I’ve said elsewhere that the music I love best is folk music, music made by people like you and me. The music I love best is made and sung by everyday people in response to everyday events in their own lives. I can appreciate the glory of the highly-trained operatic voice and also love a song that has-a-good-beat-and-is-easy-to-dance-to but I come back, every time, to the grittier, more authentic sound of the folk.
I especially love the music of protest and resistance. I wrote a Master’s thesis on the spirituals sung by African-American slaves and published a book about the protest songs of the American Civil Rights Movement. I’ve also studied Irish songs of rebellion and the protest music of the American New Left and of the turbulent 1960s.
The best songs, to my way of thinking, are not sung by an individual performer while others sit and listen quietly. The best songs are shared in the fullest sense—shared words, shared voices, making together a sound and a covenant that could not be made by one person, alone. And the best songs transcend the moment in which they were created, to speak across generations, about the human condition.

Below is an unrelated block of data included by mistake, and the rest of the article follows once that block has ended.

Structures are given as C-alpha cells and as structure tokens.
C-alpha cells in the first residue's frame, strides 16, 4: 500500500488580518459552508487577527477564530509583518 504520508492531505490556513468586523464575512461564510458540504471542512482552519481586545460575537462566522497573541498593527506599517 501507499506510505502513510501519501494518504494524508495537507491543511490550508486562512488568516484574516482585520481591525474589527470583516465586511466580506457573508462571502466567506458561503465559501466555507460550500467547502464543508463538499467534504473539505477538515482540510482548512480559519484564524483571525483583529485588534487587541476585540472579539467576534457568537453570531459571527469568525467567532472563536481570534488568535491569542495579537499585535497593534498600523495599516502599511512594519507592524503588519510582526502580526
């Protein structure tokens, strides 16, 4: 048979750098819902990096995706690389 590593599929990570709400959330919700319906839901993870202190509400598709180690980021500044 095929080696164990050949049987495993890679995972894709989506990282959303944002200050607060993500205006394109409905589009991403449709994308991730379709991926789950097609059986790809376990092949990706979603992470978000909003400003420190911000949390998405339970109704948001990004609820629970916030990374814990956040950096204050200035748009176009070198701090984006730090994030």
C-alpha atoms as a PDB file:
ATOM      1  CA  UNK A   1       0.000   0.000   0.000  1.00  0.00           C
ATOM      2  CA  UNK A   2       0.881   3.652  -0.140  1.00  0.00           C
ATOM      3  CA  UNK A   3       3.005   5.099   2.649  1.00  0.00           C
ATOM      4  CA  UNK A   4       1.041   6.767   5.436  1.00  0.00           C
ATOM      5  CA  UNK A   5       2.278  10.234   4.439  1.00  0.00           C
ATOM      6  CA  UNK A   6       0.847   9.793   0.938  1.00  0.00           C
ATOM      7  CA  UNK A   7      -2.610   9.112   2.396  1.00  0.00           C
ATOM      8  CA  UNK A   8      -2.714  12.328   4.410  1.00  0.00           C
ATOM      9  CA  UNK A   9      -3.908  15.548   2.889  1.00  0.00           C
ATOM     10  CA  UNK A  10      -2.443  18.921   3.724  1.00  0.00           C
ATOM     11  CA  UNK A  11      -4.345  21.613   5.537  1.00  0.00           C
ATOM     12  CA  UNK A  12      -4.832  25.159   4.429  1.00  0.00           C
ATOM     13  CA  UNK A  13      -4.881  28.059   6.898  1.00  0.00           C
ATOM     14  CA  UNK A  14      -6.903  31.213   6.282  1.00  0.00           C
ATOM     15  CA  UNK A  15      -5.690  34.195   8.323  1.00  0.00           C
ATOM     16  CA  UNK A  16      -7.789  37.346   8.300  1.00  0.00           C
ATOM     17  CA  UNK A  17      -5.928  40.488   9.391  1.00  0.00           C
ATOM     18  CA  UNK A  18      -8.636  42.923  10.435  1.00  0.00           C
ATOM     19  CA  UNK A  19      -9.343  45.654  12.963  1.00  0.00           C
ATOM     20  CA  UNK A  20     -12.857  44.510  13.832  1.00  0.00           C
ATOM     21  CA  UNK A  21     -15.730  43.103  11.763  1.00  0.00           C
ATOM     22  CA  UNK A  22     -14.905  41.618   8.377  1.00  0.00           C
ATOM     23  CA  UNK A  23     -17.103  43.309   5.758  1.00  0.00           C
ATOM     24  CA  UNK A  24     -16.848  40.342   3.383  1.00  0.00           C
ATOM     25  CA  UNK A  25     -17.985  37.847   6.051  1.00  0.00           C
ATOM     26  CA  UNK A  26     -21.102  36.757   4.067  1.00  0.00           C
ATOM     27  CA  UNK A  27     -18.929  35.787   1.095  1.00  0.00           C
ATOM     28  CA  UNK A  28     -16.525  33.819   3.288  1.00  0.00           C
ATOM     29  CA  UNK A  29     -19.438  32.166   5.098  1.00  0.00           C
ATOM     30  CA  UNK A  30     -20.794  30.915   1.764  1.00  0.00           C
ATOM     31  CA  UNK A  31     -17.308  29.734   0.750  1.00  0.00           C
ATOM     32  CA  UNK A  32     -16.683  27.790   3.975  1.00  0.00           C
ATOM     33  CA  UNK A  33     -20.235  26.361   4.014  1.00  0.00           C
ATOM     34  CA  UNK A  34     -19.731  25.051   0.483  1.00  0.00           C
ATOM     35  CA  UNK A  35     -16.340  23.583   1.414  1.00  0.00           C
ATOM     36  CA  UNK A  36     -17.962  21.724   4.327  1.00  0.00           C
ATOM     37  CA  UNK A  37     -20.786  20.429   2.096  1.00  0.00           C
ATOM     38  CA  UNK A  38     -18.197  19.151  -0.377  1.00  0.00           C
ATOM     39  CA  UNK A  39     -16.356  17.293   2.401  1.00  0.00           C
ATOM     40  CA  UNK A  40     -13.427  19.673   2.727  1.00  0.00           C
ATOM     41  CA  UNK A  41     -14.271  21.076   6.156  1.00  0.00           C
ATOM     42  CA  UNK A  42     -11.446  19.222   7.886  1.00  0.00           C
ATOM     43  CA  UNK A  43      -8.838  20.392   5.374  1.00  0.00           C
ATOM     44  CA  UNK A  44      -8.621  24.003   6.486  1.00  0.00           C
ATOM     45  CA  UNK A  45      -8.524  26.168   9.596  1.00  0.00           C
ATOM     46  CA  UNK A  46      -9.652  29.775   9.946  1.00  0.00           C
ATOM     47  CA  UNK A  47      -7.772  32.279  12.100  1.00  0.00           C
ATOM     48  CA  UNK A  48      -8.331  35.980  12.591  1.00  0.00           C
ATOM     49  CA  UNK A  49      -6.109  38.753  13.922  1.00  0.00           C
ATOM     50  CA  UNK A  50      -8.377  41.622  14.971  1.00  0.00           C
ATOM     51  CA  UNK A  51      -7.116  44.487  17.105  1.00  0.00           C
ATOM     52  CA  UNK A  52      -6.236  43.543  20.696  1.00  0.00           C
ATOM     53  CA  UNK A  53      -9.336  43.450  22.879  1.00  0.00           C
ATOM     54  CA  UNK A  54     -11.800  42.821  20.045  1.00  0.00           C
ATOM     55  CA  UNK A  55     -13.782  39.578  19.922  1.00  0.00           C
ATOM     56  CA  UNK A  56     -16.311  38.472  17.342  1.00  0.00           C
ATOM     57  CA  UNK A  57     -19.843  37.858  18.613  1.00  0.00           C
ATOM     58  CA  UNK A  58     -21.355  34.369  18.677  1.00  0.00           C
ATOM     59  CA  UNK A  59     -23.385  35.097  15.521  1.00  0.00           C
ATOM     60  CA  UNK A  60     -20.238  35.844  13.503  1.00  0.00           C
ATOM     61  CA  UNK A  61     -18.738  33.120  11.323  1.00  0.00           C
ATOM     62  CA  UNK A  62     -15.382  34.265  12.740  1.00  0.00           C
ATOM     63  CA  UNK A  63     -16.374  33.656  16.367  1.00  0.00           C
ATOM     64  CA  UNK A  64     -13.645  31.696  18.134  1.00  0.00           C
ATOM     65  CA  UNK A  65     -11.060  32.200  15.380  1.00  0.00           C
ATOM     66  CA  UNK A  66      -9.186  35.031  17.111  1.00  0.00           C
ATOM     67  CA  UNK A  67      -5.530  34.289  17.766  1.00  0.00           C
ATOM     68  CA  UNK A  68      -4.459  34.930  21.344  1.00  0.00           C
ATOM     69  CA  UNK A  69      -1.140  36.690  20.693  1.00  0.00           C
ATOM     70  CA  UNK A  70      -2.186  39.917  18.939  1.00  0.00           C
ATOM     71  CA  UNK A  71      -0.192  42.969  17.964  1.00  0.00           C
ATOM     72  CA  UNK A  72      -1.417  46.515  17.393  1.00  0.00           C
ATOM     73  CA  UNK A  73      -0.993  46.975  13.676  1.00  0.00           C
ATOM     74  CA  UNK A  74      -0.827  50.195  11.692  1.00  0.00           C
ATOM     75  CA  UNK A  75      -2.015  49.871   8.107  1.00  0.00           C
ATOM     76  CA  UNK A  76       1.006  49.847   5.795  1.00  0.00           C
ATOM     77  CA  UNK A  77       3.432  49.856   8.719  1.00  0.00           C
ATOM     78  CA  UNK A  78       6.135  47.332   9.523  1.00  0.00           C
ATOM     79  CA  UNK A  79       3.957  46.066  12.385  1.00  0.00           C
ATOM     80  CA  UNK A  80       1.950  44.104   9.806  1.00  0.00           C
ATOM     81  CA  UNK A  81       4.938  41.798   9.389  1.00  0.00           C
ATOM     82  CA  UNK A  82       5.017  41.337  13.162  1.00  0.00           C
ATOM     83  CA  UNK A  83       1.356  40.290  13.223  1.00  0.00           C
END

This is all by way of providing you a preview of coming attractions! I just know I’ll be writing more about this music and the songs and singers/songleaders that have moved me most. I’ll start, in the next week or so, with my thoughts about what I would call the greatest folk song of all time, “We Shall Overcome.” I hope you’ll come back and follow along!